The private company set to operate WA's new youth offender centre has been criticised by the British High Court in a decision which found young people had endured a decade of unlawful abuse while in its care.
In a judgment handed down this week, High Court Justice David Foskett said youths held in the "secure training centres" had been restrained by staff inflicting a sharp blow to the child's nose or ribs or yanking back their thumb.
The disciplinary techniques were outlined in a 2005 manual, which suggested they could be used to control fighting juveniles.
Judge Foskett said the techniques were used on as many as 350 children a month over the decade, and about 25 per cent of the time were used unlawfully.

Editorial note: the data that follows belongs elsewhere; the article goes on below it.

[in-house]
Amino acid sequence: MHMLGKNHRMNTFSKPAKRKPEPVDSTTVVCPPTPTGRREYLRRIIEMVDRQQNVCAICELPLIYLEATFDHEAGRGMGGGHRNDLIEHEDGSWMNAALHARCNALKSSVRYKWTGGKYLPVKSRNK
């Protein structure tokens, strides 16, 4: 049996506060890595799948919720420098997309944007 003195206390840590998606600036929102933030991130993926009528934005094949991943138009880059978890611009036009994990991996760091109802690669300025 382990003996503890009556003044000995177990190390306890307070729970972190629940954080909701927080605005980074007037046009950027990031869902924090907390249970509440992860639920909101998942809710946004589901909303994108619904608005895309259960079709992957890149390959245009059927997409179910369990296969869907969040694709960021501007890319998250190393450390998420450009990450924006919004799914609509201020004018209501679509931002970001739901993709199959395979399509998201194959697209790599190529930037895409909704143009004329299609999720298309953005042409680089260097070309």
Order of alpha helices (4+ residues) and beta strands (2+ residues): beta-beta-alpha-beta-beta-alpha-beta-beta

This week's revelations of the full extent of the abuse at the Serco and G4S facilities come after a previous British inquiry into the suicide of a 14-year-old who had been subject to unlawful restraint at a Serco unit.
The Community and Public Sector Union yesterday called for Serco to be disqualified from its bid to run Perth's young adults centre.
Serco was given preferred tender status two months ago and was expected to win the contract next month.
The 80-bed facility for 18 to 24-year-old men will operate on the same site as the Rangeview Juvenile Remand Centre.
The Department of Corrective Services said the successful bidder would be tied to key performance measures and other controls to ensure standards.A Serco spokesman said the firm took its responsibilities "very seriously" and that British centres had stopped using the physical controls in 2008. A court accepted the officers believed they were acting lawfully when using the techniques.
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